The June 10th edition of the BBC Radio 4 programme ‘Desert Island Discs’, presented by Kirsty Young, featured British surgeon David Nott who, in addition to his regular work, volunteers with Médecins Sans Frontières and the International Committee of the Red Cross.
Whilst discussing the dangers of working in conflict zones, Young asked:
“Are there times when you have to exit mid-operation?”
Listeners then heard the following story (from 23:09 here).
“I was in Gaza in 2014 during the Israeli-Palestinian conflict and I was working in one of the big hospitals in Gaza City. There was this little girl that had come in, who was about seven, who’d had her…evisceration it’s called, where the bowels are hanging out of the abdominal wall. She’d had severe fragmentation injuries. A fragment had gone into her bladder, her spleen, stomach and so on. I prepared her with iodine and so on. Somebody came up to me and said David, we need to go now. We need to leave the hospital because it’s going to be blown up in five minutes. And…erm….I looked at her and at the time I had no family, I had no siblings, I had nobody and I said well, OK, I’m on my own here and, you know, am I going to leave this little girl on her own to, you know, to die in the hospital? I made a conscious decision that I wasn’t going to, so I stayed there with her and thought well….”
Young: “So you must tell me what happened? What happened?”
Nott: “So all the staff in the operating theatre left. I was there with the anaesthetist. I looked at the anaesthetist and I said to him do you want to go? He said no, I’ll stay with you and so the two of us just stayed there. We operated, waiting for the bomb to explode onto the hospital and nothing happened. And three or four days later – I’ve got this picture of me and the little girl….”
Young: “Right, we’re gonna take a break. We’re gonna have some music.”
So what would uninformed listeners have taken away from that segment of the programme? Obviously many would have been left with the impression that Israel was the party expected to ‘blow up’ the working hospital and that the fact no strike took place on that occasion was a matter of luck.
From a previous interview given by Nott we can ascertain that the hospital concerned is Shifa hospital and that the date of that particular experience was August 1st 2014. On that day a UN brokered 72-hour ceasefire was supposed to come into effect but Hamas breached it after an hour and a half with an attack on Israeli soldiers decommissioning one of its cross-border tunnels in the Rafah area in the south of the Gaza Strip.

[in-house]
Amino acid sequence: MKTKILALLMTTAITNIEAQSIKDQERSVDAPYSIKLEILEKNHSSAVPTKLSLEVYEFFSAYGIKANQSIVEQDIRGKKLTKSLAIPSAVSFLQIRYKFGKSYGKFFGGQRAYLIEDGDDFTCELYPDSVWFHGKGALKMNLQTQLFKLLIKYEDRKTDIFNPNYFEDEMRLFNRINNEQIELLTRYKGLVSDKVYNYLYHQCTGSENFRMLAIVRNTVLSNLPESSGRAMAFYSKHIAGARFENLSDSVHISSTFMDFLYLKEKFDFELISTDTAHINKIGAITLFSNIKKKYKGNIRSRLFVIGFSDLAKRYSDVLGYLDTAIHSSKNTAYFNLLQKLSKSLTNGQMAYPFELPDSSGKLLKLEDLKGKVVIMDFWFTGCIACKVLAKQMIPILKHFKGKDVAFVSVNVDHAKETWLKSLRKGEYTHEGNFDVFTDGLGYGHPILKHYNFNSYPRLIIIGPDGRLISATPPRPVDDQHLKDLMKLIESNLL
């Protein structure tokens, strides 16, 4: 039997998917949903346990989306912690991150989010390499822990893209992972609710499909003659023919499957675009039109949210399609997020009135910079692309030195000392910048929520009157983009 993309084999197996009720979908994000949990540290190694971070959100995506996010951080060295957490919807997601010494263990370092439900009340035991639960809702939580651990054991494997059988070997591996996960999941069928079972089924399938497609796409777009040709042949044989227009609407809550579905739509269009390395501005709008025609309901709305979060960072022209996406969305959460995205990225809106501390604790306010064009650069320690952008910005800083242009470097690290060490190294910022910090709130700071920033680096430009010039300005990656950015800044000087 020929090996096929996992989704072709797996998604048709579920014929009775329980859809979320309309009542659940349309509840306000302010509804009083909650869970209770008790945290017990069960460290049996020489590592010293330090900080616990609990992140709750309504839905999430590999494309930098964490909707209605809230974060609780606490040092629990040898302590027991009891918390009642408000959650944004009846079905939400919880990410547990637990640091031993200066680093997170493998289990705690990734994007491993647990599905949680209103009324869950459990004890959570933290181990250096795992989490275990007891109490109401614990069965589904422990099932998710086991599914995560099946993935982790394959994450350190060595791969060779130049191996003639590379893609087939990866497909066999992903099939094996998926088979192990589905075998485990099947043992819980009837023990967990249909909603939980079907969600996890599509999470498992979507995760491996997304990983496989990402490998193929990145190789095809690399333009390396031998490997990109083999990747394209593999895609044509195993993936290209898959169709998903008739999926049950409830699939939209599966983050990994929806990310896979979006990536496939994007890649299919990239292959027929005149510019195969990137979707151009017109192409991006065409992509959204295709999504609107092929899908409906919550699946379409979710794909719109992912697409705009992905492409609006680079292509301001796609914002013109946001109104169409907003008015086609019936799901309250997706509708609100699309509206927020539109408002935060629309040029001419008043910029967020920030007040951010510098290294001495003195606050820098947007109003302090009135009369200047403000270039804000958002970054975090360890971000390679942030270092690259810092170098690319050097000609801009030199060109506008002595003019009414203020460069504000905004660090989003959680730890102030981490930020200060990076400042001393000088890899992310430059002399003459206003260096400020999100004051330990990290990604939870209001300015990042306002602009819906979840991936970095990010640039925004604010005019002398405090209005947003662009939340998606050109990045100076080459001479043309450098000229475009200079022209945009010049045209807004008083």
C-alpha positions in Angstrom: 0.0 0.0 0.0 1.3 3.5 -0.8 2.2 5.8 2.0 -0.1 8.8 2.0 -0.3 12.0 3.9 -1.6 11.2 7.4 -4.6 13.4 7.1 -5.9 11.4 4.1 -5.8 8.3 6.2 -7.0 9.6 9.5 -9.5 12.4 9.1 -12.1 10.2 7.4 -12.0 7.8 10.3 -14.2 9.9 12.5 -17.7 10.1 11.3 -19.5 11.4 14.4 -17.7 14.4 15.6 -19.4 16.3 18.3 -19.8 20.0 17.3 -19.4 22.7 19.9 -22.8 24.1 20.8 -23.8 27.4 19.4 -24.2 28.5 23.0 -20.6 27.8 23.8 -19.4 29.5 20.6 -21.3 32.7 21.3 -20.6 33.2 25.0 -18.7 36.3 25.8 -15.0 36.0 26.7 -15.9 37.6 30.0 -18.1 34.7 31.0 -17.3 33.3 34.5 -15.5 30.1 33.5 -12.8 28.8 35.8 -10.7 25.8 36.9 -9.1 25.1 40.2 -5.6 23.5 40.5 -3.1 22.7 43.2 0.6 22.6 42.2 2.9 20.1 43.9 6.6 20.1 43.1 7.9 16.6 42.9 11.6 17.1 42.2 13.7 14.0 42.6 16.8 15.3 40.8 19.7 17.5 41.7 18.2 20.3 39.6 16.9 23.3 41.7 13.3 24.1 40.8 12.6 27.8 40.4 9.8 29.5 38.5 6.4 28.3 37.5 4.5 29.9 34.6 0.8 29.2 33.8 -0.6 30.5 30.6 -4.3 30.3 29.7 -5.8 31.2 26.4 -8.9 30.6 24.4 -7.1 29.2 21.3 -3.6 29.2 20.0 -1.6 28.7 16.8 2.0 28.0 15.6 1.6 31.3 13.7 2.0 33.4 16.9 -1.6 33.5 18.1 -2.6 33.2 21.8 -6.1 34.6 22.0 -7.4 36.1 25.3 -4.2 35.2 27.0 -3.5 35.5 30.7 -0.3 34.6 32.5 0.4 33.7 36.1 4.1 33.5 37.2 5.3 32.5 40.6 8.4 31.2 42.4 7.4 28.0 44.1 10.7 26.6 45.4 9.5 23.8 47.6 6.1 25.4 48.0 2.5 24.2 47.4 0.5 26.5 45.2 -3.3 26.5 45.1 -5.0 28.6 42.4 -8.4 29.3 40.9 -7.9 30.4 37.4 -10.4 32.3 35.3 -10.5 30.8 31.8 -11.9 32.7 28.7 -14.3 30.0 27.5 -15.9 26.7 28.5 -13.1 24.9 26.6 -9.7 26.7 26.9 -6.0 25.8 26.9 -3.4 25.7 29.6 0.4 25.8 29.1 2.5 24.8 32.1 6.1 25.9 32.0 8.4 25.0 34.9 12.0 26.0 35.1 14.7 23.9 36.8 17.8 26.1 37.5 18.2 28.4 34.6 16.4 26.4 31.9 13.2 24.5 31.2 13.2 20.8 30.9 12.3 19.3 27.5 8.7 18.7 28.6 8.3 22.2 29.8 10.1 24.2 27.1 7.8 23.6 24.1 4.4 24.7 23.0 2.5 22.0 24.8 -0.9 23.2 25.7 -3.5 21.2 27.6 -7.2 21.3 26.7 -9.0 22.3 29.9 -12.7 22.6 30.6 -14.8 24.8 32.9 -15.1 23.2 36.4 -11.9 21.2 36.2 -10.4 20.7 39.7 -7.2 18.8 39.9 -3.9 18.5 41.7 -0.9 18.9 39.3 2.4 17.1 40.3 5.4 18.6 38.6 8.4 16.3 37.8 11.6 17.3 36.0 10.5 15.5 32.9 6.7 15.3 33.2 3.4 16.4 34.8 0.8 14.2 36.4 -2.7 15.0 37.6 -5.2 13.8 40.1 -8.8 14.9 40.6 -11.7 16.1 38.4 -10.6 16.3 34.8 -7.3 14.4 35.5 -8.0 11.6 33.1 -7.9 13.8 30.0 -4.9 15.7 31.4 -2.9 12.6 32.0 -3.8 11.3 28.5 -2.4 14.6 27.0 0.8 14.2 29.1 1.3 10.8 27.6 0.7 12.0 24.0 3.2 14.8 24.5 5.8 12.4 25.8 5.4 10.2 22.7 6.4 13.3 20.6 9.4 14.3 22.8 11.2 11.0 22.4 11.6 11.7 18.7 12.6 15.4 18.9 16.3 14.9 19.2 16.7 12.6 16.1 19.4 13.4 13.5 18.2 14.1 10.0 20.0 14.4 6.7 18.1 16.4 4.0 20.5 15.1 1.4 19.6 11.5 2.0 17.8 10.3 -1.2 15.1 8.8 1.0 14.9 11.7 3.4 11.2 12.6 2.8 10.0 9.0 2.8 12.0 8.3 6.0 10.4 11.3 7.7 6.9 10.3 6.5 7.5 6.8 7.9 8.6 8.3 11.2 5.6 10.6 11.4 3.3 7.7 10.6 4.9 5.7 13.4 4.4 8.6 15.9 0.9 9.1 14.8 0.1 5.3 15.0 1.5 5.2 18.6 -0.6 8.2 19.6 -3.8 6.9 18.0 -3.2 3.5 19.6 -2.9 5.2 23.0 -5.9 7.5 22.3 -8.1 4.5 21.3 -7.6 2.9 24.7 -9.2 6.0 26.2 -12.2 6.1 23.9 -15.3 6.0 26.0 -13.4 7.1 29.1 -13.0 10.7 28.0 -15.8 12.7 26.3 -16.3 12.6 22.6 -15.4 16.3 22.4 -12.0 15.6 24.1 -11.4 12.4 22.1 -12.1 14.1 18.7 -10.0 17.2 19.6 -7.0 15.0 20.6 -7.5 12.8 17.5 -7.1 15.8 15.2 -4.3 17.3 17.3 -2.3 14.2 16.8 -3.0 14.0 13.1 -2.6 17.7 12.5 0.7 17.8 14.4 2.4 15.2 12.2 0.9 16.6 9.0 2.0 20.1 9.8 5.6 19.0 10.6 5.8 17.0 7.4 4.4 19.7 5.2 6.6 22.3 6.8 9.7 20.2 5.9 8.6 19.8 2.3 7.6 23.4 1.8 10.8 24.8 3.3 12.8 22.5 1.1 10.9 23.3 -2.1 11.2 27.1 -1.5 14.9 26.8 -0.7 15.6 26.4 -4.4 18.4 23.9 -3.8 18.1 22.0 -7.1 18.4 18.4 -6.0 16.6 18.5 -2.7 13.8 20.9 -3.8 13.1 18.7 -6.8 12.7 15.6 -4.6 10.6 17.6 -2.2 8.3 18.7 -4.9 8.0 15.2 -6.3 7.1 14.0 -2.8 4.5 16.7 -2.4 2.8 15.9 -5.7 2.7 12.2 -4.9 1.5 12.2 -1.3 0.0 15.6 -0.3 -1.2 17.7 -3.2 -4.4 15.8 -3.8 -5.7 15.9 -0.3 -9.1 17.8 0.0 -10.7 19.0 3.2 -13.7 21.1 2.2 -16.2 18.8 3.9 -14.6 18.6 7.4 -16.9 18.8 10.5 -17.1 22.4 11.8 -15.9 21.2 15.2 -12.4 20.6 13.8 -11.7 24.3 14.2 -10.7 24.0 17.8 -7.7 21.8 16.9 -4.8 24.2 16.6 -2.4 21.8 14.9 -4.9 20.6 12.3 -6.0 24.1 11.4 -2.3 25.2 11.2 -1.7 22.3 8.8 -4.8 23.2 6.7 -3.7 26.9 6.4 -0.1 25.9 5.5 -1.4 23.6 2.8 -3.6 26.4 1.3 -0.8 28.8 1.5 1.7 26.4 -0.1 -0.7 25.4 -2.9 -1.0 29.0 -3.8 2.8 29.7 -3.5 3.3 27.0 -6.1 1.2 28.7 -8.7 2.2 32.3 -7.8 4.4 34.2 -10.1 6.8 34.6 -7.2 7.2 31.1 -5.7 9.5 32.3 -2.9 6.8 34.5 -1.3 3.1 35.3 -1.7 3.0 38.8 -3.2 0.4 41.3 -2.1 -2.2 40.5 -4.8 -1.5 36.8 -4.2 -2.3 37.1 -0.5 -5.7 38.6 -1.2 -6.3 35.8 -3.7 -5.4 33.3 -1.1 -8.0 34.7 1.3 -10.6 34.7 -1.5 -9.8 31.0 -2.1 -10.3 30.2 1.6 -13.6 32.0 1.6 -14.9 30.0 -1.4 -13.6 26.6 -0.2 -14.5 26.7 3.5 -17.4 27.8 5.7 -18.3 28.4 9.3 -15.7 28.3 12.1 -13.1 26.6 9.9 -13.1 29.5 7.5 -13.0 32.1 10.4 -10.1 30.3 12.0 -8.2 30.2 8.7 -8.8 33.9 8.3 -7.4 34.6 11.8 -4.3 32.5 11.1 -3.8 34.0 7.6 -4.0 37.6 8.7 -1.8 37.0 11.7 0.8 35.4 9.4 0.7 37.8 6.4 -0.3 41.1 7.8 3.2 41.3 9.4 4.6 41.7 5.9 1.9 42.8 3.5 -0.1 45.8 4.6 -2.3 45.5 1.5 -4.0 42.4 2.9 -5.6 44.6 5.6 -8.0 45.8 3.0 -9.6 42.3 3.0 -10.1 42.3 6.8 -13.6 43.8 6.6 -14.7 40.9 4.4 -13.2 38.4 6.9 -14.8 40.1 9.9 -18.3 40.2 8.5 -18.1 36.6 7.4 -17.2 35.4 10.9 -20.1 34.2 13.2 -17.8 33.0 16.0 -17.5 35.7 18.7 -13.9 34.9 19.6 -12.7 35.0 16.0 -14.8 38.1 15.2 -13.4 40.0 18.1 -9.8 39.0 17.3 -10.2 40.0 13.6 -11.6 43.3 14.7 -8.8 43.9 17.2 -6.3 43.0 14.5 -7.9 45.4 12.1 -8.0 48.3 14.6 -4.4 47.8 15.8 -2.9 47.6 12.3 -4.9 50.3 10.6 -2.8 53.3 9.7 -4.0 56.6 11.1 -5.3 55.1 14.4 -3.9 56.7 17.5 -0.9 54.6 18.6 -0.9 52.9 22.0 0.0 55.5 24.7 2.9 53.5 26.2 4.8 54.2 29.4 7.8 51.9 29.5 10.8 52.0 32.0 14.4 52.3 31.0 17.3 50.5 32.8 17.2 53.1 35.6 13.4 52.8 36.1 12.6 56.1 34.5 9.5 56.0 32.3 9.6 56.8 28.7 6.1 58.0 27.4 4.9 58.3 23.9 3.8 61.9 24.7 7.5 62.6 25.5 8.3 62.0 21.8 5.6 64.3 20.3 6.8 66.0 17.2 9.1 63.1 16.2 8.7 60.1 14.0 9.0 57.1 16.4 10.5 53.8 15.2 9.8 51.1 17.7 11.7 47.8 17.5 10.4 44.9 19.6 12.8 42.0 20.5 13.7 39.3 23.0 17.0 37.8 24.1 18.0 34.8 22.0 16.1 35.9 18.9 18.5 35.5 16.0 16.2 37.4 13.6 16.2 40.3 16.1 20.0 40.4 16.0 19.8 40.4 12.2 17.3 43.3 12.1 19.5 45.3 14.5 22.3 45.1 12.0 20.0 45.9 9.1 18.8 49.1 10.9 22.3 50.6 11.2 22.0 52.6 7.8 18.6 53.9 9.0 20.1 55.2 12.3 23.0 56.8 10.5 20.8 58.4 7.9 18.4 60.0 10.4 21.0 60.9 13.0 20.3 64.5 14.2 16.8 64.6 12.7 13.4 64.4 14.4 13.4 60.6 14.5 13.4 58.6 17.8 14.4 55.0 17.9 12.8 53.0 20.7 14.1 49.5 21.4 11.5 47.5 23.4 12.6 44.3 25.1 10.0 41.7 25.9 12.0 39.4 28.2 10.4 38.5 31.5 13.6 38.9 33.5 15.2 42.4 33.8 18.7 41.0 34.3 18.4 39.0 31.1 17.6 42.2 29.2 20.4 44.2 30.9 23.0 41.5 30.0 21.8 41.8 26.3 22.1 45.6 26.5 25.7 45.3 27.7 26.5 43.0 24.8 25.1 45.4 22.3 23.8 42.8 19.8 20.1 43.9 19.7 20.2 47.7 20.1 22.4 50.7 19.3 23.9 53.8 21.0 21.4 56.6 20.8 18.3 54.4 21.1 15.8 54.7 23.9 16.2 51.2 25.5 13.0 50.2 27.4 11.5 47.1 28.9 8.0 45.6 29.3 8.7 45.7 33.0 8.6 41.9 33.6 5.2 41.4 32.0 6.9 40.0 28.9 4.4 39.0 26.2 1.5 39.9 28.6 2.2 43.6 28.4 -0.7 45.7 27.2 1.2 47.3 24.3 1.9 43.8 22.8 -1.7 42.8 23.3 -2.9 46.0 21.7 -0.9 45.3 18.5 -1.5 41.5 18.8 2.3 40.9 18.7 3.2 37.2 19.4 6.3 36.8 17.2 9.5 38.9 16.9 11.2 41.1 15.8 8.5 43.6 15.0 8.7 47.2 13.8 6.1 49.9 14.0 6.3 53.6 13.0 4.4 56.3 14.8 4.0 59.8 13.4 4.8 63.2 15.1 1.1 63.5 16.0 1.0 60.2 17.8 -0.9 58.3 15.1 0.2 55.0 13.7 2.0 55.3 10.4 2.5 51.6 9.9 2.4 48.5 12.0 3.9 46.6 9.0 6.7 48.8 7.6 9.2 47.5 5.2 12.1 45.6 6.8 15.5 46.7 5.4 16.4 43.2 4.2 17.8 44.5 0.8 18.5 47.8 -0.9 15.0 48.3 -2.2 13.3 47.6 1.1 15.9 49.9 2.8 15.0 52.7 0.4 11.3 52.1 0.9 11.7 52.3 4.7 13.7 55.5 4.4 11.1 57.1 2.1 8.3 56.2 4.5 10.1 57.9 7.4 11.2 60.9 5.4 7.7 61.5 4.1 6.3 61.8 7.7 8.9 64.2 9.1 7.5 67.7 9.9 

“IDF soldier Hadar Goldin, an officer in the Givati Brigade, was apparently abducted in the Rafah area of Gaza on Friday morning, in an attack perpetrated some 90 minutes after the onset of a truce. He was formally designated missing in action, an IDF spokesman said Friday. Two IDF soldiers were killed in the attack. […]
A suicide bomber and other gunmen engaged the IDF forces as they sought to decommission a tunnel. Shortly after the combined attack, it became clear to Israeli forces in the area that a soldier was missing.”
Later, terrorists also fired missiles at Israeli civilian communities but none of that very relevant context was provided to listeners to this programme. Shifa hospital was of course not attacked on that day or any other and – despite what Nott was told at the time – it was in fact considered to be one of the safest places in the Gaza Strip, as reported by the BBC’s James Reynolds just days later:
“…just to explain where we are; we’re at the Shifa hospital here in the centre of Gaza. When you speak to ordinary people here, they feel that this is about the only safe place that there is in this strip of land – this or the grounds of the other hospitals here – because they believe that Israel will not target hospitals. There are actually some families sleeping outside the hospital – again, they believe that they won’t be hit here….”
Whether or not Mr Nott asked his hosts at Shifa hospital why the secure underground operating theatre located in the bunker underneath that facility was not placed at his disposal is unclear. Had he done so, he would have been able to tell BBC audiences that most probably the reason that his colleagues assumed that the hospital was going to be bombed on August 1st 2014 was because Hamas was using the space beneath his feet as a command centre and refuge – and him as a human shield.
If Kirsty Young had provided that context to Radio 4 listeners, their take-away impressions of this story would of course have been more accurate.